With the time until our next competitive match suddenly increasing by an unexpected amount, the Rangers fans are filling gaps with debates verging on madness. Rumours of players being poor in training, of the board now doubting the manager, asking why we haven’t heard anything from Mark Allen yet – we’re all getting just a bit too anxious for our own good.
One debate that’s raged on for a while though is the one discussing the merits of Lee Wallace as club captain. Some feel he’s not at all suitable for the role. Others have no problem with him there at all. This article is going to present a defence of our left-back as captain, which will be far more than just “he’s captain, that’s that.”
To begin, let’s define what makes a player a good captain. On the pitch, you’re looking for someone who others will turn to naturally when looking for guidance. They should be strong enough to ensure that the manager’s instructions are what the players are looking to carry out, whilst also able to adapt that if the game isn’t going your way. Someone who will demand high standards but be able to find the way to bring them out in others without just resorting to criticism.
Off the field, you’re really just looking for a bit of dignity and intelligence. They will not only represent the player’s interests in terms of negotiating bonuses and the likes, but they’ll often be front and centre when it comes to media and charity work. If they can answer questions without sounding like they’re reading from a script, and they’re not prone to making headlines that you don’t want, they’re doing fine in that regard.
So what are the criticisms aimed at Wallace as captain? By far the biggest is the idea that he’s “too quiet”. Due to not being noticeably vocal when it comes to demanding more from the players, he’s accused of not being a good leader. In my opinion, that’s a fundamental misunderstanding of leadership styles. You don’t have to be screaming in someone’s face to get the best out of them every single time. Leaders can inspire in a variety of ways, and these days the image of players being shouted at by the big centre-half with the armband on is rare at best. Footballers are far less likely to respond to that now.
A further problem with this criticism is how it’s made from afar. The most interesting thing to come of our coverage of the closed-door games was the ability to hear the players talking to each other. Wallace was far more demanding than many credit him for. Without being able to see or hear what he’s offering in terms of leadership and guidance, many are making judgements based on little evidence.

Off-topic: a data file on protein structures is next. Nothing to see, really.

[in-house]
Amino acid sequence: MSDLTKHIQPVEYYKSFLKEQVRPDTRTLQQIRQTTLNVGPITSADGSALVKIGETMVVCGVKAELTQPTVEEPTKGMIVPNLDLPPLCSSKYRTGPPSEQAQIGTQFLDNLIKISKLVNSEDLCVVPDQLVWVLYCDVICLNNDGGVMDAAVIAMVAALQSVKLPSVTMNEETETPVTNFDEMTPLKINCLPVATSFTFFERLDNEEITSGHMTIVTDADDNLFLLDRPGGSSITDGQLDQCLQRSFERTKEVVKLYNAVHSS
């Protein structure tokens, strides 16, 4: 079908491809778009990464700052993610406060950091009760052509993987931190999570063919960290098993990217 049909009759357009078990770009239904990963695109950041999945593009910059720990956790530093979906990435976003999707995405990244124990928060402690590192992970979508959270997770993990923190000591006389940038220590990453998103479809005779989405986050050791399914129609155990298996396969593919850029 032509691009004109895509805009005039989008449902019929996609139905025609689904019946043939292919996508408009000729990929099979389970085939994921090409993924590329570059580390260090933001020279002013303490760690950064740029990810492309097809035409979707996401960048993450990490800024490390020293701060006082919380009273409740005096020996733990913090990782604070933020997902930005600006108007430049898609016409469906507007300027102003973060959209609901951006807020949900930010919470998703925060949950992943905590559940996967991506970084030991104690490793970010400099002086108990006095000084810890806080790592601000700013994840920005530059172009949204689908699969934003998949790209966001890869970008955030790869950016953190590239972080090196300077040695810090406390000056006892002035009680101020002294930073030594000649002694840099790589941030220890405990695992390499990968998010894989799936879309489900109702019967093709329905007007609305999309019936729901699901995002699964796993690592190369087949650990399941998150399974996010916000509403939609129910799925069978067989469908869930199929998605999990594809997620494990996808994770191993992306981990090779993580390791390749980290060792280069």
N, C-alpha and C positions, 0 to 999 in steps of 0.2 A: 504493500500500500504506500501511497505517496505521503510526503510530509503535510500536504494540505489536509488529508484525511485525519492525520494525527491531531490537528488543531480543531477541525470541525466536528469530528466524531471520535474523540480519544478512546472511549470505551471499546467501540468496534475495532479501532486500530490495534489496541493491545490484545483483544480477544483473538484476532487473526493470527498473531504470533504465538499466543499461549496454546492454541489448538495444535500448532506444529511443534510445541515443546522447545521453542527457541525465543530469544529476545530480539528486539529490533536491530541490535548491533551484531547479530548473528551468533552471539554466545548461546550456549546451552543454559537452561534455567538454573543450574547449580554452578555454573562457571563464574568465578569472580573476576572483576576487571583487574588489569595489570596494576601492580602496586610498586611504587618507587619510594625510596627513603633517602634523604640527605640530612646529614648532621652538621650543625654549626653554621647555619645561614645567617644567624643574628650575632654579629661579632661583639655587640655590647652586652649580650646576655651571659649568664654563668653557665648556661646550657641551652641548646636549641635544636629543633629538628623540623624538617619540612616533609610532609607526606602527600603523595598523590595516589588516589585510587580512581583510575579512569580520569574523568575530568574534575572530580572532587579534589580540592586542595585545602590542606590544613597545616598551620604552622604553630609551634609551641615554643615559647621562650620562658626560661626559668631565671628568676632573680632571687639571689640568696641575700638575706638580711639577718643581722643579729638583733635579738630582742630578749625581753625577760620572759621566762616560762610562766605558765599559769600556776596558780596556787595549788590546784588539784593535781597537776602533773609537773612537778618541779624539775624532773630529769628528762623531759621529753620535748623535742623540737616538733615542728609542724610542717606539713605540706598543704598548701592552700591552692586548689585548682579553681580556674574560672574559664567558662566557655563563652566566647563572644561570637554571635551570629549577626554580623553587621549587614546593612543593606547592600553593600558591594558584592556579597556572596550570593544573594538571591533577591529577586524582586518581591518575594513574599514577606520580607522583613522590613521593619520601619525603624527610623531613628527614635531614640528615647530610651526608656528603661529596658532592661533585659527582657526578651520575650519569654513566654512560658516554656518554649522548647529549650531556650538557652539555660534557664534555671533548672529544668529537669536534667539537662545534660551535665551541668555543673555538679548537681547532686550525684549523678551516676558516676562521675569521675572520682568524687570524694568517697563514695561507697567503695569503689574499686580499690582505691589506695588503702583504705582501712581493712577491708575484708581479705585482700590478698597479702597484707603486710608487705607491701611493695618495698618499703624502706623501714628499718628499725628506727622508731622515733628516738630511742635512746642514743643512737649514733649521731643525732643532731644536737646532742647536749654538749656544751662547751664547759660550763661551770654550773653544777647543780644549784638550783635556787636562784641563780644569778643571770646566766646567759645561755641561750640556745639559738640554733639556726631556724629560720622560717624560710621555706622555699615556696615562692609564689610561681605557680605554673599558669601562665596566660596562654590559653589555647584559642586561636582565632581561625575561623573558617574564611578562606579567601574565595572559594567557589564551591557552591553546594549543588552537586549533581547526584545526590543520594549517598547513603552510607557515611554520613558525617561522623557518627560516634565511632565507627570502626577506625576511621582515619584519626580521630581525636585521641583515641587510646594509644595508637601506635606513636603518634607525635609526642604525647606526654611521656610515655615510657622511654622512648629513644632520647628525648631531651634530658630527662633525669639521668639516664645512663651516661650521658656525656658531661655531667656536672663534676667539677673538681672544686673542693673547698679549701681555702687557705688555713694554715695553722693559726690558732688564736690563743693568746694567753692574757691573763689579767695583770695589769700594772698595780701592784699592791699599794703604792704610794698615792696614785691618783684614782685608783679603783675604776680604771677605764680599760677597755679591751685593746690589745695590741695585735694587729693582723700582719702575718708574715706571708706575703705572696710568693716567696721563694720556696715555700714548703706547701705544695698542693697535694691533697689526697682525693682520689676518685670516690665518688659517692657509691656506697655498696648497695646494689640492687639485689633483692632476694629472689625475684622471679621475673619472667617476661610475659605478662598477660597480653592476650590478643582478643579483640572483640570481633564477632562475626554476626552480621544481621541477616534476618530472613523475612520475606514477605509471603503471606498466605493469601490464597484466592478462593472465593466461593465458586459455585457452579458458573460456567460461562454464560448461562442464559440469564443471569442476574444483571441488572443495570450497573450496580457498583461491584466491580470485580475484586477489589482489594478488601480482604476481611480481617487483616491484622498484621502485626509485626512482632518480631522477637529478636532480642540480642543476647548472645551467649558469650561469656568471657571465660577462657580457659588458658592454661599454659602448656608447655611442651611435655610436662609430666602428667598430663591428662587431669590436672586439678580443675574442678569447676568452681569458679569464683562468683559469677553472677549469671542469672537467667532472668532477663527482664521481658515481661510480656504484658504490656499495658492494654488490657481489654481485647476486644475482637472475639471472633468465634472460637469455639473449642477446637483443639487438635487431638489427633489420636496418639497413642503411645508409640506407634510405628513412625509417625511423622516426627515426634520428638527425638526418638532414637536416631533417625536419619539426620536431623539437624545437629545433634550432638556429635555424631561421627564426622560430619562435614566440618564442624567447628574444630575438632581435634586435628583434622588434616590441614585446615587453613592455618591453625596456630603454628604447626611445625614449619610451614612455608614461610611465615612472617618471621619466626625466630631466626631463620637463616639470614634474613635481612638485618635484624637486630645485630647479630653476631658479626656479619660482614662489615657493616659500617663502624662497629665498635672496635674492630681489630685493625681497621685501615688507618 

We’ll often be told he’s “no Butcher, Gough or Ferguson”, the sort of captains many seem to believe were perfect at the time. Older fans will be quick to point out that none of them were a John Greig. All of this points to one of the biggest issues with the judgement of footballers which has existed seemingly forever – the misty-eyed, nonsense idea that everything was better in the past.
I don’t think there’s any doubt that Butcher, Gough, Ferguson, and Greig were better players in their prime than Wallace. That’s not really the point, though, or it shouldn’t be. As above, we have criteria to meet on and off the pitch, and in many ways, Wallace meets them more than some of our best captains. Terry Butcher was a great player and leader, but he had a couple of incidents off the field which were pretty stupid and didn’t paint us in a great light. Barry Ferguson will absolutely regret his actions over the years, and on the park, he wasn’t very good at adapting his style of leadership so as to allow the players who needed an arm around them to shine. Lorenzo Amoruso, one of my favourite ever Rangers players, was involved in the incident with Ikpeba at Dortmund where he used a racist insult in the heat of the moment. All of these things are the sort of stuff Wallace hasn’t been involved in, and you’d be pretty confident he never will be. So maybe he isn’t a Gough or a Greig – can anyone point me to players who are?
I’m of the opinion that the role of the captain in British football is focused on just a bit too much. If a footballer needs a manager and a captain to inspire him to his best, he’s not someone you can count on to be a winner. At Rangers, over the past couple of seasons, we’ve only had Wallace and Miller to look to for that self-motivation and ability to lead. The hope would that be that players like Alves, Jack and Dorrans will help to take the burden away from them and allow them to concentrate a bit more on their own game. Not every player has to be vocal, aggressive or “captain material”, but they certainly need to be able to self-motivate and take responsibility. You can’t just blame a captain for the rest of the squad not doing that.
On the park, Wallace is able to take responsibility for himself and others and will demand more without stifling teammates or being overly critical. Off the field, he’s articulate, passionate and hard-working. He’s a great ambassador for the club. The more cynical amongst the support will suggest he only stayed with us when we dropped down the divisions because he had no better offers. Even if that’s true, he made a choice which held back his career in a footballing sense, denying him Scotland caps and better recognition for his ability. He’s worn the armband with pride and given us his best years, and we owe him far more than accusations of being a weak leader or only having the armband out of sentiment. This is a player and man who deserves the captaincy of Rangers.
Do you agree with the above? Tweet us your thoughts @rangersnewsuk and we’ll be happy to discuss!